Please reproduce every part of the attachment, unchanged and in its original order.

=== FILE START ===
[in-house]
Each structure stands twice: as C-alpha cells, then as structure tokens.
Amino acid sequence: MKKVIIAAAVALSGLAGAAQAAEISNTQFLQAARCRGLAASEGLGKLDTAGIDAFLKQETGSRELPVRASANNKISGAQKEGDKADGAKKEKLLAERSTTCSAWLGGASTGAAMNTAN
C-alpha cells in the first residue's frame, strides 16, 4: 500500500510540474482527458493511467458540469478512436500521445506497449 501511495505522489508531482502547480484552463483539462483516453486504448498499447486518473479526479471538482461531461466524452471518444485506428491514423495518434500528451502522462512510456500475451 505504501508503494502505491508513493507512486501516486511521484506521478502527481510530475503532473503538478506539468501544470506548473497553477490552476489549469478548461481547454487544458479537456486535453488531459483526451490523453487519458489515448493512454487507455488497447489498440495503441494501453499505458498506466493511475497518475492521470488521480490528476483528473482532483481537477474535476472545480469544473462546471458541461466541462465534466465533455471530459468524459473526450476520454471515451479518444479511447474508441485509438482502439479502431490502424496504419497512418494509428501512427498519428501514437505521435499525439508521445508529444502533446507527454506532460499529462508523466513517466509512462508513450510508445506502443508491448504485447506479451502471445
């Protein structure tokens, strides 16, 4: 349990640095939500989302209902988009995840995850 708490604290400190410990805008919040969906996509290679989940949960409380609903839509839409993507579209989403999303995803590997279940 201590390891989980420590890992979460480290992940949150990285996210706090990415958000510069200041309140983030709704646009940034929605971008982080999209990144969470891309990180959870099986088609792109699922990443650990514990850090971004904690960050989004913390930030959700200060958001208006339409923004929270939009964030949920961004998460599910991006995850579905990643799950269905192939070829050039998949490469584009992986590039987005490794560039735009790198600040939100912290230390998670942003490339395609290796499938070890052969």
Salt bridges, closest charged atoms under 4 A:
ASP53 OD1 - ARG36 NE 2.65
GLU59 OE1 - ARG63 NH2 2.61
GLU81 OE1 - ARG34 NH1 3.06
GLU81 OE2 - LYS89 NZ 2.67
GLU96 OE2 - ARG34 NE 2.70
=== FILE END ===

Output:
[in-house]
Each structure stands twice: as C-alpha cells, then as structure tokens.
Amino acid sequence: MKKVIIAAAVALSGLAGAAQAAEISNTQFLQAARCRGLAASEGLGKLDTAGIDAFLKQETGSRELPVRASANNKISGAQKEGDKADGAKKEKLLAERSTTCSAWLGGASTGAAMNTAN
C-alpha cells in the first residue's frame, strides 16, 4: 500500500510540474482527458493511467458540469478512436500521445506497449 501511495505522489508531482502547480484552463483539462483516453486504448498499447486518473479526479471538482461531461466524452471518444485506428491514423495518434500528451502522462512510456500475451 505504501508503494502505491508513493507512486501516486511521484506521478502527481510530475503532473503538478506539468501544470506548473497553477490552476489549469478548461481547454487544458479537456486535453488531459483526451490523453487519458489515448493512454487507455488497447489498440495503441494501453499505458498506466493511475497518475492521470488521480490528476483528473482532483481537477474535476472545480469544473462546471458541461466541462465534466465533455471530459468524459473526450476520454471515451479518444479511447474508441485509438482502439479502431490502424496504419497512418494509428501512427498519428501514437505521435499525439508521445508529444502533446507527454506532460499529462508523466513517466509512462508513450510508445506502443508491448504485447506479451502471445
């Protein structure tokens, strides 16, 4: 349990640095939500989302209902988009995840995850 708490604290400190410990805008919040969906996509290679989940949960409380609903839509839409993507579209989403999303995803590997279940 201590390891989980420590890992979460480290992940949150990285996210706090990415958000510069200041309140983030709704646009940034929605971008982080999209990144969470891309990180959870099986088609792109699922990443650990514990850090971004904690960050989004913390930030959700200060958001208006339409923004929270939009964030949920961004998460599910991006995850579905990643799950269905192939070829050039998949490469584009992986590039987005490794560039735009790198600040939100912290230390998670942003490339395609290796499938070890052969």
Salt bridges, closest charged atoms under 4 A:
ASP53 OD1 - ARG36 NE 2.65
GLU59 OE1 - ARG63 NH2 2.61
GLU81 OE1 - ARG34 NH1 3.06
GLU81 OE2 - LYS89 NZ 2.67
GLU96 OE2 - ARG34 NE 2.70